Let’s take a look at the next part of the story: carbon emissions in the US – up until recently the largest annual GHG emitter on the globe.

 photo carbon-intensity-us-states-economy-eia-20130530_zps280fe2fb.png

Figure 3. Percent change in the economy’s carbon intensity 2000-2010. [Source: ThinkProgress via EIA]

As Jeff notes, the total carbon intensity (amount of carbon released for every million dollars the economy produces) of the economy dropped 17.9 percent over those ten years.  That’s good news.  Part of the reason is bad news: the economy became more energy-efficient in part due to the recession.  People and organizations stopped doing some of the most expensive activities, which also happened to be some of the most polluting activities.  We can attribute the rest of the decline to the switch from coal to natural gas.  Which is a good thing for US emissions, but a bad thing for global emissions because we’re selling the coal that other countries butn – as Figure 2 shows.

 photo carbon-emissions-us-states-eia-20130530_zps17d52b6b.png

Figure 4. Percent change in the economy’s total carbon emissions 2000-2010. [Source: ThinkProgress via EIA]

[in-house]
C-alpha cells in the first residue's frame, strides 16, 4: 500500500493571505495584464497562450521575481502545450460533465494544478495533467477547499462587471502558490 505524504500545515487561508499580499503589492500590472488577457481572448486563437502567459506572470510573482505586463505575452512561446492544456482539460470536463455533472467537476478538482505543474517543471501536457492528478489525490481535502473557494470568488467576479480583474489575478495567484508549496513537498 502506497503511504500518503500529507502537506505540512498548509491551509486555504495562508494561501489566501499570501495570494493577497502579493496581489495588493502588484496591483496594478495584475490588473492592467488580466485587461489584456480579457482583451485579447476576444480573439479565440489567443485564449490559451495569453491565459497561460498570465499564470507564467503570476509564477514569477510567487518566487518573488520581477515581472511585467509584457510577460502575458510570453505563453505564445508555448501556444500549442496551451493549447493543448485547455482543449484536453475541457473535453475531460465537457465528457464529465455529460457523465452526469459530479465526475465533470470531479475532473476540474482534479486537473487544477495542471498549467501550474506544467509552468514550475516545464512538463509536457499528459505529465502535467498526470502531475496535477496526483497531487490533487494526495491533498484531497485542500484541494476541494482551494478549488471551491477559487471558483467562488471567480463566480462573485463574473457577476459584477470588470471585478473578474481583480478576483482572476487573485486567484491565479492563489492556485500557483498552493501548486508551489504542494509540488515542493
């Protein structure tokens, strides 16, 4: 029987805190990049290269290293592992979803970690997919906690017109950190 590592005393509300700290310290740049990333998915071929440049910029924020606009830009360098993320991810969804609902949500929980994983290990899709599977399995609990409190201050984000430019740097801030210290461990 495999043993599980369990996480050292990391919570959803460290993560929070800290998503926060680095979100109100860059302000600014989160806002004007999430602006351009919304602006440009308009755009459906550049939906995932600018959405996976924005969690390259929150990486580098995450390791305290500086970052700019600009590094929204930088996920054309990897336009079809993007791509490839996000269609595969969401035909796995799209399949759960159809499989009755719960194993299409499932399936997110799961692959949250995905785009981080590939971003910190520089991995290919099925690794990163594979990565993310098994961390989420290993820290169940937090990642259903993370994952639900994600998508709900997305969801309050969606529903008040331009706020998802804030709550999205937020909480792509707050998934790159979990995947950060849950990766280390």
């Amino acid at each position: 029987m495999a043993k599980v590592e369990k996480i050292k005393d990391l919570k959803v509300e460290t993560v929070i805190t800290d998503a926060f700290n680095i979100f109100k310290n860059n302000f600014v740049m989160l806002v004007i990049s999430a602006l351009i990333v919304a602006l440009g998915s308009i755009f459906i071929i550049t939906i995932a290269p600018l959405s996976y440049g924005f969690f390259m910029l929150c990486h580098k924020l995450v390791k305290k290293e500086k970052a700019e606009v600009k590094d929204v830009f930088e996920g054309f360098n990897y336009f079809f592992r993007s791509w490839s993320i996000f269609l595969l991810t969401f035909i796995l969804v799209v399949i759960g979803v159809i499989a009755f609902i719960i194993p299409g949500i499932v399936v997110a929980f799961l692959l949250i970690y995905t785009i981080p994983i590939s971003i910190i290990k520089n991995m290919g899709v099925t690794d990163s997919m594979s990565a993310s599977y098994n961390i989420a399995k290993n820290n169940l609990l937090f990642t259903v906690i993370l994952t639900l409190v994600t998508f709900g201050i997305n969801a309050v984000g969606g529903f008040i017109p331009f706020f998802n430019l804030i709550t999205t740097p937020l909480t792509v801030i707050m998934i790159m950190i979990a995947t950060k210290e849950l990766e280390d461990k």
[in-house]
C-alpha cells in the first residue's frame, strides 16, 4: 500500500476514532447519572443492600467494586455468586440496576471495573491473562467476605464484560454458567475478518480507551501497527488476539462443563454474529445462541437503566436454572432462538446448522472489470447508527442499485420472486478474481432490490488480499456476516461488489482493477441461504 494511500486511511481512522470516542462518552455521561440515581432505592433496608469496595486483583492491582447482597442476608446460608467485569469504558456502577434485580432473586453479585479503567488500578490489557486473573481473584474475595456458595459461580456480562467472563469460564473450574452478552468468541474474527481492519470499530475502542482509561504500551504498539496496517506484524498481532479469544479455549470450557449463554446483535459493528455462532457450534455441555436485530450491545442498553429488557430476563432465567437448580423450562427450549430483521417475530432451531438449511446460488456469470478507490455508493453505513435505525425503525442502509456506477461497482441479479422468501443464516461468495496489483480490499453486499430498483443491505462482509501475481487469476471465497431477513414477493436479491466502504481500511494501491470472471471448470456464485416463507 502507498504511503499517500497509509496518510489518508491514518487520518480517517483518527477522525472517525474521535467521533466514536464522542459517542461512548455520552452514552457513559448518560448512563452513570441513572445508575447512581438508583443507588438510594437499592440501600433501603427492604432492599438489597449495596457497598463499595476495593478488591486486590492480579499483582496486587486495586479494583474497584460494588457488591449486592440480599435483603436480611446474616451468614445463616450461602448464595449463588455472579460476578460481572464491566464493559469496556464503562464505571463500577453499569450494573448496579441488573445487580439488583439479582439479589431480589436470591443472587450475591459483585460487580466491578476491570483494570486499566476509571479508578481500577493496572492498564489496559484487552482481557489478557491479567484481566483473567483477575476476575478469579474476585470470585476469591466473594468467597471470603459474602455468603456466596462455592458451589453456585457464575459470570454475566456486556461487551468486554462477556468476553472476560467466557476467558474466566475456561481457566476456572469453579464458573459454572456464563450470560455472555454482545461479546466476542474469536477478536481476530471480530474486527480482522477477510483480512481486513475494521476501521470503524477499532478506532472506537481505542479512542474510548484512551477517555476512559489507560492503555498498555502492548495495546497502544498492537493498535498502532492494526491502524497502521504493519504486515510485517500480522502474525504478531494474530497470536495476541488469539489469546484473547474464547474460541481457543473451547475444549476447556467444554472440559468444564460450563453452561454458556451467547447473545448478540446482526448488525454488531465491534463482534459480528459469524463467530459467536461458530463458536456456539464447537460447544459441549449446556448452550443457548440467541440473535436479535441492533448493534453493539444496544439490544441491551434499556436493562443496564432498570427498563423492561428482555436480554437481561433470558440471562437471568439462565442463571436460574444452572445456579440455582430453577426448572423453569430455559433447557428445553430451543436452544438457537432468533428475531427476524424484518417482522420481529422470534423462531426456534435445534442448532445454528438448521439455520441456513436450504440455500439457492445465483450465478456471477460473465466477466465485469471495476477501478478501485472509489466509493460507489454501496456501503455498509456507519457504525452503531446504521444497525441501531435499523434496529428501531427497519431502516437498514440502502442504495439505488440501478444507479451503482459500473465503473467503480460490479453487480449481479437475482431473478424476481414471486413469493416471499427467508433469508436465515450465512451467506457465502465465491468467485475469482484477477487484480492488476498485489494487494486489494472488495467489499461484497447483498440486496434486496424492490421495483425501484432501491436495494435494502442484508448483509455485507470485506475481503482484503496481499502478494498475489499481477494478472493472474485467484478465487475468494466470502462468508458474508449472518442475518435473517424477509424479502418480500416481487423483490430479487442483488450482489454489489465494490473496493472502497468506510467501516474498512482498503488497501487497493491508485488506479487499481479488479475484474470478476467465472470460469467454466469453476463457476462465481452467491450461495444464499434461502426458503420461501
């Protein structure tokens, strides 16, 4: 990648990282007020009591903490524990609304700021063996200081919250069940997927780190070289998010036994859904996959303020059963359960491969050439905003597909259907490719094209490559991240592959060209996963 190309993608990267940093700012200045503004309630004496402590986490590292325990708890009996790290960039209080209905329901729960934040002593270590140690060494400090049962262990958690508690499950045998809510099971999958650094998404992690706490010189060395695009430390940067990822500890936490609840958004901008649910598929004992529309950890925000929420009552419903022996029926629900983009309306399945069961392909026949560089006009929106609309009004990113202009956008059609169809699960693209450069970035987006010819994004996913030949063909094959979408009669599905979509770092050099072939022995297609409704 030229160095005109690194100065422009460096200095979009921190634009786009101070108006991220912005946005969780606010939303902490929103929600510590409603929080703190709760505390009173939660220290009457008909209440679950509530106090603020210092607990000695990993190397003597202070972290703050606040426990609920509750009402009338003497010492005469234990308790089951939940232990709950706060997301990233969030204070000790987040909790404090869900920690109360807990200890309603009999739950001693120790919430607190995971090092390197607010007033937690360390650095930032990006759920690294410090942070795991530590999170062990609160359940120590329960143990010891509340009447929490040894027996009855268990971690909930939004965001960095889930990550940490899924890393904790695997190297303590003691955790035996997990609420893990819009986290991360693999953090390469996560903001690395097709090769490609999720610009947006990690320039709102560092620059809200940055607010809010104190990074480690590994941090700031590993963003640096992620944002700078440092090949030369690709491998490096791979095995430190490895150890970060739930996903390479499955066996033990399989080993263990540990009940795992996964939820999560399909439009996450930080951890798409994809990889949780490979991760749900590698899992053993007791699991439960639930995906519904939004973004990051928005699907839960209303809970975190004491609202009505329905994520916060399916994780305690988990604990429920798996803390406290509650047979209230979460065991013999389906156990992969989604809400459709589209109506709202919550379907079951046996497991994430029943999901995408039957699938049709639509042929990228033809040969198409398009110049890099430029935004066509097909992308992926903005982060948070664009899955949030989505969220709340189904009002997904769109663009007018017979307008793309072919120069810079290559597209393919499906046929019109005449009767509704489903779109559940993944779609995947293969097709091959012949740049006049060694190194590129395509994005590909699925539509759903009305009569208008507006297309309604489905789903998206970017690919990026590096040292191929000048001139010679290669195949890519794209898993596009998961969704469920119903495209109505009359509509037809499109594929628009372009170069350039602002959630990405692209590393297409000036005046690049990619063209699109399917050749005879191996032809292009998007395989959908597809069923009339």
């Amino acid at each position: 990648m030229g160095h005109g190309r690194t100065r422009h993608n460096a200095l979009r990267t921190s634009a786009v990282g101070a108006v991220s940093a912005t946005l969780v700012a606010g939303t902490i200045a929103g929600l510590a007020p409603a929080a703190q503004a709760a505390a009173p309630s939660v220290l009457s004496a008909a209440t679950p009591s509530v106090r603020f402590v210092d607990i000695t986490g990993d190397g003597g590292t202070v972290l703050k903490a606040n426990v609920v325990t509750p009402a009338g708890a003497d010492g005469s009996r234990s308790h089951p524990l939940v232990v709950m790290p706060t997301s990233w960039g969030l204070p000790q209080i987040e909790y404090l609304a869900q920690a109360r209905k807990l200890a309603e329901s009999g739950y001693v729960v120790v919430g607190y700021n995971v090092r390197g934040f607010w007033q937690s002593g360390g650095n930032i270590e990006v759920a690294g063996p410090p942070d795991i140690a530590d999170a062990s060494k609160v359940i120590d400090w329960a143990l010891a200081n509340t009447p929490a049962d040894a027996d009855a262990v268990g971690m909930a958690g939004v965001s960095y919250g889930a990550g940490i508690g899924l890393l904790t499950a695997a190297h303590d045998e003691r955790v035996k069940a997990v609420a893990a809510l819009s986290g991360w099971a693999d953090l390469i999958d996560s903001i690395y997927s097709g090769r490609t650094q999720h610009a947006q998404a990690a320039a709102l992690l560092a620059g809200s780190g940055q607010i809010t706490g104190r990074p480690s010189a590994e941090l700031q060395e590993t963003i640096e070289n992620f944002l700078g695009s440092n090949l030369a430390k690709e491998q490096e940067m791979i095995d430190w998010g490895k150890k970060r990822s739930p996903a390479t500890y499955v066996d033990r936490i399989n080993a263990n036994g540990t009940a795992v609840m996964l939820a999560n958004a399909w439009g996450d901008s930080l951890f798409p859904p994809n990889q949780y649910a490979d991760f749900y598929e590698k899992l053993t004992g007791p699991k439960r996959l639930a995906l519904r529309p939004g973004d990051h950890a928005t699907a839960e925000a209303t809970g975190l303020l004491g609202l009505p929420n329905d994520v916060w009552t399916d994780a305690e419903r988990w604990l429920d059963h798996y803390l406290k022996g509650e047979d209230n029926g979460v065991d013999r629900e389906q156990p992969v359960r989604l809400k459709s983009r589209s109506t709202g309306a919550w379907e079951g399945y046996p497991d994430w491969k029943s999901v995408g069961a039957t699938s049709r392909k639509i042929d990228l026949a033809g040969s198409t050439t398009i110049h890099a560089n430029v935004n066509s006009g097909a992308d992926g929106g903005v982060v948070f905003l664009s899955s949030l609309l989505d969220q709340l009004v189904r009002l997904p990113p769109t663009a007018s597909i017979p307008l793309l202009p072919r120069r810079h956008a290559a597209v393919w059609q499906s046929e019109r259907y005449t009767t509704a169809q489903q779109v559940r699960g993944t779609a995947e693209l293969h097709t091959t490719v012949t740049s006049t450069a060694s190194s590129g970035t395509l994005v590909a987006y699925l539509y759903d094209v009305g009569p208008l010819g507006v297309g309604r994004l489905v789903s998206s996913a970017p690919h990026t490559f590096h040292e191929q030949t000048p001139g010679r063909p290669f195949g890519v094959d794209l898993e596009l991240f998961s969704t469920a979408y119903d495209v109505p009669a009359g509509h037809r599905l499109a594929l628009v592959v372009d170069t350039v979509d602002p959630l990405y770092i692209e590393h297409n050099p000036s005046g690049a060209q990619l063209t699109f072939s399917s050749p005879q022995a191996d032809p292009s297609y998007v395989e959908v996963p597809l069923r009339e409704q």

Figure 4 re-sobers the story.  While we became more efficient at generating carbon emissions, the total number of total emissions from 2000 to 2010 only dropped 4.2%.  My own home state of Colorado, despite having a Renewable Energy Standard and mandates renewables in the energy mix, saw a greater than 10% jump in total carbon emissions.  Part of the reason is Xcel Energy convinced the state Public Utilities Commission that new, expensive coal plants be built.  The reason?  Xcel is a for-profit corporation and new coal plants added billions of dollars to the positive side of their ledger, especially since they passed those costs onto their rate payers.